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The Lord Is My Shepherd

If you're a beginner, don't let the tab scare you.  There's a very easy, strummed version shown as a cheat sheet at the end of the tab.  Both are in the key of A, so you can play them as alternate verses, or as a duet, if you like.

To make this a bit easier, I've tried to use chords that lend themselves to easy changes.  For example, you can easily change from Av to Dv by just flattening the fingers of the left hand across the strings.  Same for D6v. To get from the (unbarred) A to the (barred) Av at the end of the song, use the first joint of the index finger (the one closest to the palm) to fret the first string, as it's already in position over the string, and just needs to be slid up to the IV space. Then, it's easy to hit the barre in the v space for the full-barre Av.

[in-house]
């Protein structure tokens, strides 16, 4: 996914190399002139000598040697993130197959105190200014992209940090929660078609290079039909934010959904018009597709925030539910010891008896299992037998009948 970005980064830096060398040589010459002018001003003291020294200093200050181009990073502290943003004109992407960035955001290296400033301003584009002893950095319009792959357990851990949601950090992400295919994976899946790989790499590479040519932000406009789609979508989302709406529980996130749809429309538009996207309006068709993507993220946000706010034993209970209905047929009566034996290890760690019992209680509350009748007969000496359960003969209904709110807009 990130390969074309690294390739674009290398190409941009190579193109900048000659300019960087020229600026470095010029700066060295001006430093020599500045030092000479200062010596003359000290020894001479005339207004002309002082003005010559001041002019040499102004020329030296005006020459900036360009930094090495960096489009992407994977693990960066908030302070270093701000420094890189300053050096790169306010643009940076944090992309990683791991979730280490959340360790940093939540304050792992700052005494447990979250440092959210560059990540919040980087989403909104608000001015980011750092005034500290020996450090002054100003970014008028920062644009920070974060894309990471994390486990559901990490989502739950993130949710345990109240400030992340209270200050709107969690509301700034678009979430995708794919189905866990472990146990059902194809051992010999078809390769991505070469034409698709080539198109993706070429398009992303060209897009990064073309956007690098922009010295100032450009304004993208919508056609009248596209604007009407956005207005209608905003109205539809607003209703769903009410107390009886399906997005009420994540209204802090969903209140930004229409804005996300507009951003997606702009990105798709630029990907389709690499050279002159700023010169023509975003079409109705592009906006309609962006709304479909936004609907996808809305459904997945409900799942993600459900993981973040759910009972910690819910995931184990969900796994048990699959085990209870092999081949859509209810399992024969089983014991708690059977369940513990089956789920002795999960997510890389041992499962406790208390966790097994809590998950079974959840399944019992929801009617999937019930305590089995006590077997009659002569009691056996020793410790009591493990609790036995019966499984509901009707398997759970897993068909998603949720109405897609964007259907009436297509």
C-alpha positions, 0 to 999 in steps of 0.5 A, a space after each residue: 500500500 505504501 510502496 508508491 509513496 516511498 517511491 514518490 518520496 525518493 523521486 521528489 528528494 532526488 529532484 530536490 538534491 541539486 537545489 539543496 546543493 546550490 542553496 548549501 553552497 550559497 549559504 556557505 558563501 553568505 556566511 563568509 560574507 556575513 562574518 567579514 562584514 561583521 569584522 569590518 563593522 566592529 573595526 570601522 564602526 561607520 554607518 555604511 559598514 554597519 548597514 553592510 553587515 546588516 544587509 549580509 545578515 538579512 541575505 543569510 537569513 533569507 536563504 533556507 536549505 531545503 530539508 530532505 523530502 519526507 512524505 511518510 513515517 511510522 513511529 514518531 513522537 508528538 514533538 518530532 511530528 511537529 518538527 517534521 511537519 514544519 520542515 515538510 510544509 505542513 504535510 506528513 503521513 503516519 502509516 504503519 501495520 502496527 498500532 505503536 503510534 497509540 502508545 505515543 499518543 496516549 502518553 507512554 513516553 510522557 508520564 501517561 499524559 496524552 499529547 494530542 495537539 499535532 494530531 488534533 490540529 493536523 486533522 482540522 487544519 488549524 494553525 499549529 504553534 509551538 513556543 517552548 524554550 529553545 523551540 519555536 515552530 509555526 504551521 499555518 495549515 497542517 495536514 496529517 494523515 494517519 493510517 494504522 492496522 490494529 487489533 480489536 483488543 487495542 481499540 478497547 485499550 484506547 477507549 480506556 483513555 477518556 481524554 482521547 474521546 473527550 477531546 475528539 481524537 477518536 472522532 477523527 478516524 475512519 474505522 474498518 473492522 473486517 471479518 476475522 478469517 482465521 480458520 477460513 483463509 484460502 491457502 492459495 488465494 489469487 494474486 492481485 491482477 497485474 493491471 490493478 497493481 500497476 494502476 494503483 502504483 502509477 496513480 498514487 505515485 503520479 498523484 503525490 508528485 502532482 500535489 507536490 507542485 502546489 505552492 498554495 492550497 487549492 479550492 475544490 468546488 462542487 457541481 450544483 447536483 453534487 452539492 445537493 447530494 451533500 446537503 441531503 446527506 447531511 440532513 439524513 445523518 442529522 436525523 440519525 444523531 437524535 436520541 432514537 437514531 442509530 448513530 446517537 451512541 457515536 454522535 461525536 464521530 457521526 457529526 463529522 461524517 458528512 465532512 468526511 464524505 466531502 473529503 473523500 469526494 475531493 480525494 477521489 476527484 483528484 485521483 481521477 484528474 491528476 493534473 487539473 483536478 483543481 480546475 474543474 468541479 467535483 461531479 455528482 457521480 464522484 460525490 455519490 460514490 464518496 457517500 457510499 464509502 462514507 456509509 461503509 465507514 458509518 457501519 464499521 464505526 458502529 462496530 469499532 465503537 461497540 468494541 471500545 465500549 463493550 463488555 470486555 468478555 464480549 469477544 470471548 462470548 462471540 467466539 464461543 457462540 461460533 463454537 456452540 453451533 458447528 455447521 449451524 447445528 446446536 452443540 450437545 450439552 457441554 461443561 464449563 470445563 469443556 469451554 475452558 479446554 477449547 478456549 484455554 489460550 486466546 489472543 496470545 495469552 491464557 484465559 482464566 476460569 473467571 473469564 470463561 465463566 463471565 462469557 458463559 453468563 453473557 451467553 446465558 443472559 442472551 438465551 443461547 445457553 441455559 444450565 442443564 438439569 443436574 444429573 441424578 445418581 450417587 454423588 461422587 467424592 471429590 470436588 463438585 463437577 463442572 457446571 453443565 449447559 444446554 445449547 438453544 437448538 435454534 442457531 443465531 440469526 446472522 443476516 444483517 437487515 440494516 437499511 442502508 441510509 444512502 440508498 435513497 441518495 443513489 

Counting this song is easy, if you remember that every two notes equal one count!  I routinely recast 3/4 time songs like this as 6/8, as it rarely makes a difference.  This is one of the rarelies, so I left it in 3/4. But remember the metronome setting of 70 is for two notes, not one, or the song will really drag.

I have to confess, I'm not entirely happy with this arrangement, but audiences seem to like it.  If anyone knows a better one, I'd love to see it. 

The cheat sheet at the end of the tab is for strumming, to accompany a singer.  The chords are much easier, and you can even play it with a pick, if you want.  I usually replace the high A note at the end with an Av chord, but if you aren't up to playing full barre chords, you can just tremolo the last note, and it'll sound great.  Virtually any guitarist can play this version. My seven year old student Meilin picked it up and started playing it (while singing!) the first time she heard it. 

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